Greater protection of patient data when national electronic medical records become mandatory

When the new law comes into effect under the proposed Healthcare Services Bill, those who violate it could be fined up to $100,000 and jailed for a period not exceeding 24 months.
When the new law comes into effect under the proposed Healthcare Services Bill, those who violate it could be fined up to $100,000 and jailed for a period not exceeding 24 months.PHOTO: ST FILE

SINGAPORE - Employers and insurers will be prohibited from accessing a person's medical history in the National Electronic Health Records (NEHR) once the new Healthcare Services Bill comes into effect.

This move should allay concerns that have surfaced repeatedly during feedback sessions on the Ministry of Health's (MOH) announcement that all healthcare institutes must input patient details into a central database that all doctors and other medical practitioners will have access to.

Many people were concerned that their past medical conditions might be used against them by insurance companies when they want to buy a new policy, or by potential employers.

When the new law comes into effect under the proposed Healthcare Services Bill, those who violate it could be fined up to $100,000 and jailed for a period not exceeding 24 months.

People who do not want to have any of their medical data in the NEHR will be given two options. They can have their data included but not made available to any doctor accessing the database. If they change their minds later, their medical history can be uploaded.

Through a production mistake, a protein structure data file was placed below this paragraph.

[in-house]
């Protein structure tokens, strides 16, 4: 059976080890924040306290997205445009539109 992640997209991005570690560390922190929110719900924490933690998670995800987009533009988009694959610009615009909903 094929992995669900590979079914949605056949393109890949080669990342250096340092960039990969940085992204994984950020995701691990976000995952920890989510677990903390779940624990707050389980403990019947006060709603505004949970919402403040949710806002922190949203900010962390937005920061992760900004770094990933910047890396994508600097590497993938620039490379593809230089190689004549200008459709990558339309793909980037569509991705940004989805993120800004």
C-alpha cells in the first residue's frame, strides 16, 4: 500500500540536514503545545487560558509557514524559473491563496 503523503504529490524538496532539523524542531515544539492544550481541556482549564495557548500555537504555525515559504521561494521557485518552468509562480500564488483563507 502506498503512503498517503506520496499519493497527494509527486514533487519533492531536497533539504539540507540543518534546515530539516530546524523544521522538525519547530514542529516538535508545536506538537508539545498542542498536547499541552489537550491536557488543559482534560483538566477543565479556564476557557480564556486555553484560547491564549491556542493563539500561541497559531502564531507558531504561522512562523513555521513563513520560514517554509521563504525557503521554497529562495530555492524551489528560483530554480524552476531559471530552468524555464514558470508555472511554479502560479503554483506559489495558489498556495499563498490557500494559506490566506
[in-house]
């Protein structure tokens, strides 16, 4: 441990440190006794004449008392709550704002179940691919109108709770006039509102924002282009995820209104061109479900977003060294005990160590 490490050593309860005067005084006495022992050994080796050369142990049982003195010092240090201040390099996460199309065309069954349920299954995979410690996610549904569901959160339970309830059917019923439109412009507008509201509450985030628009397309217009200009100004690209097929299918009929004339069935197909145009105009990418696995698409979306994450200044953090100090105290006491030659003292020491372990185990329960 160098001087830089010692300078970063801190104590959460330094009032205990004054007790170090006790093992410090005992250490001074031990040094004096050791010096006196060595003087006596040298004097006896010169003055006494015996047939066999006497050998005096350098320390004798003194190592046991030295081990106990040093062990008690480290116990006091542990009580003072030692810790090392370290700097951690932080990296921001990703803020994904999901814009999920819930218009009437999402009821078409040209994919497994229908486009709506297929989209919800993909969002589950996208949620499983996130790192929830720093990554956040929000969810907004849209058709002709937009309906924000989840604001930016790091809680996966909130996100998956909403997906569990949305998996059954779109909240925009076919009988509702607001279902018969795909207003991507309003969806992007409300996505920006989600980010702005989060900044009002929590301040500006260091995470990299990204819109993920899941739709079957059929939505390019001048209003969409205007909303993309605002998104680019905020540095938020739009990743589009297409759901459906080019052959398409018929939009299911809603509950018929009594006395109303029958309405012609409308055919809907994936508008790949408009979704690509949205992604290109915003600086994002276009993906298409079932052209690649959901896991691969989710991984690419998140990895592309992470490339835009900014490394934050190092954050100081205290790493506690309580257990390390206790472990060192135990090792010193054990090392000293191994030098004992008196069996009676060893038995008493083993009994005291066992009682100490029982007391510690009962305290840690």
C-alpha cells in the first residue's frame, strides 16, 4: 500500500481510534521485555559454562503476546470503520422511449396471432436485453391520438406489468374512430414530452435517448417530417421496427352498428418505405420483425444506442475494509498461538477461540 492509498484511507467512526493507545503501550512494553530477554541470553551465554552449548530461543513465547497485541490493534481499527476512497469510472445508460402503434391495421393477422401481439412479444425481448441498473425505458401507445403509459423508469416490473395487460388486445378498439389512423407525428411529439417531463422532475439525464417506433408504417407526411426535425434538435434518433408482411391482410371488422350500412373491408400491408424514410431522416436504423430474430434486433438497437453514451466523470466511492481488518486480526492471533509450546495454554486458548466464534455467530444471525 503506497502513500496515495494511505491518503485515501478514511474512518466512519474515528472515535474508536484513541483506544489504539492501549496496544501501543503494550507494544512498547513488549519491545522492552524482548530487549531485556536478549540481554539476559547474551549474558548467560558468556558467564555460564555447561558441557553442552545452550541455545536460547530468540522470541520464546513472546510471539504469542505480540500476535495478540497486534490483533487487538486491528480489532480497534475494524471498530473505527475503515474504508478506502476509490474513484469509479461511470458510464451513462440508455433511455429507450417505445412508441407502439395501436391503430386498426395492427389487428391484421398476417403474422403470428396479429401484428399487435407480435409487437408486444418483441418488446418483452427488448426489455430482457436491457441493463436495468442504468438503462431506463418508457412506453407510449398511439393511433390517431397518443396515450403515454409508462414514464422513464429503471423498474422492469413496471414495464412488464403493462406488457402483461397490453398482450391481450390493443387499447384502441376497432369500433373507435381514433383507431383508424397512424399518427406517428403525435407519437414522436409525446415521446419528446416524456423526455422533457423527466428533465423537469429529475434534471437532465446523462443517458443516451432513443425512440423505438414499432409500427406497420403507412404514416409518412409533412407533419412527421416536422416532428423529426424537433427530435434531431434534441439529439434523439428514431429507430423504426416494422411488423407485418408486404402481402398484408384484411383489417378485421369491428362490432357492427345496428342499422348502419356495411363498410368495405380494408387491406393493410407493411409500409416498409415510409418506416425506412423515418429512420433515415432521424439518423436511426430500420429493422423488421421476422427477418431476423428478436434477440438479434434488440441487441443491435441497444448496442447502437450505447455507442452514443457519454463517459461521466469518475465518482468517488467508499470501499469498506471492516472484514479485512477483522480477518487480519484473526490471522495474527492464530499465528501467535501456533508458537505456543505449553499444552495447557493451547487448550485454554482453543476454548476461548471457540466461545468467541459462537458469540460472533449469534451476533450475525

Alternatively, they can choose not to have any of their medical data in the system. In this case, no historical data will be available.

The idea behind the NEHR is to enable any doctor treating patients to have relevant medical information that could help in treatment and diagnosis. It will also prevent data from being lost should a doctor retire.

 
 
 

This is especially critical in emergency situations. Dr Charmaine Manauis of Tan Tock Seng Hospital's (TTSH) emergency department gave an example of a patient who was brought in unconscious. Doctors found out from the NEHR that the patient was on Dabigatran, an anticoagulant that would have affected treatment if they had not been aware of it.

Historical medical information is also useful in a normal clinic setting, especially for elderly patients who might not remember, or even know, the medications they are taking.

While substantial medical details may be put into the system, doctors can access only basic information, such as diagnosis, medications, laboratory reports, allergies and immunisations, and, if the patient was previously hospitalised, the discharge report.

So far, all public-sector medical institutions are inputting patient information, but very little is coming in from the private sector.

Last year, Health Minister Gan Kim Yong announced plans to make it compulsory for all to input data. To help them get started, MOH has put aside $20 million in grants - ranging from $2,400 for clinics to $200,000 for hospitals - for those who join the scheme early, before it becomes mandatory.

Ms Tin Pei Ling, a member of the Government Parliamentary Committee for Health said it was good to broaden the regulations to include non premises-based services.

She said: “With ageing, there is increasing need for mobile care services such as home nursing. Already, there are companies operating in this area of need where they match supply of professional freelance nurses to home- or bed-bound patients.”

There may be further changes to the final Bill, depending on feedback the ministry hopes to receive over the next six weeks. It has uploaded the complete draft Bill on the Internet and is asking for feedback before finalising it.

There will also be two public consultations on Jan 24 from 6pm to 9pm and on Feb 10 from 2pm to 5pm. Those interested can sign up at www.HCSA.sg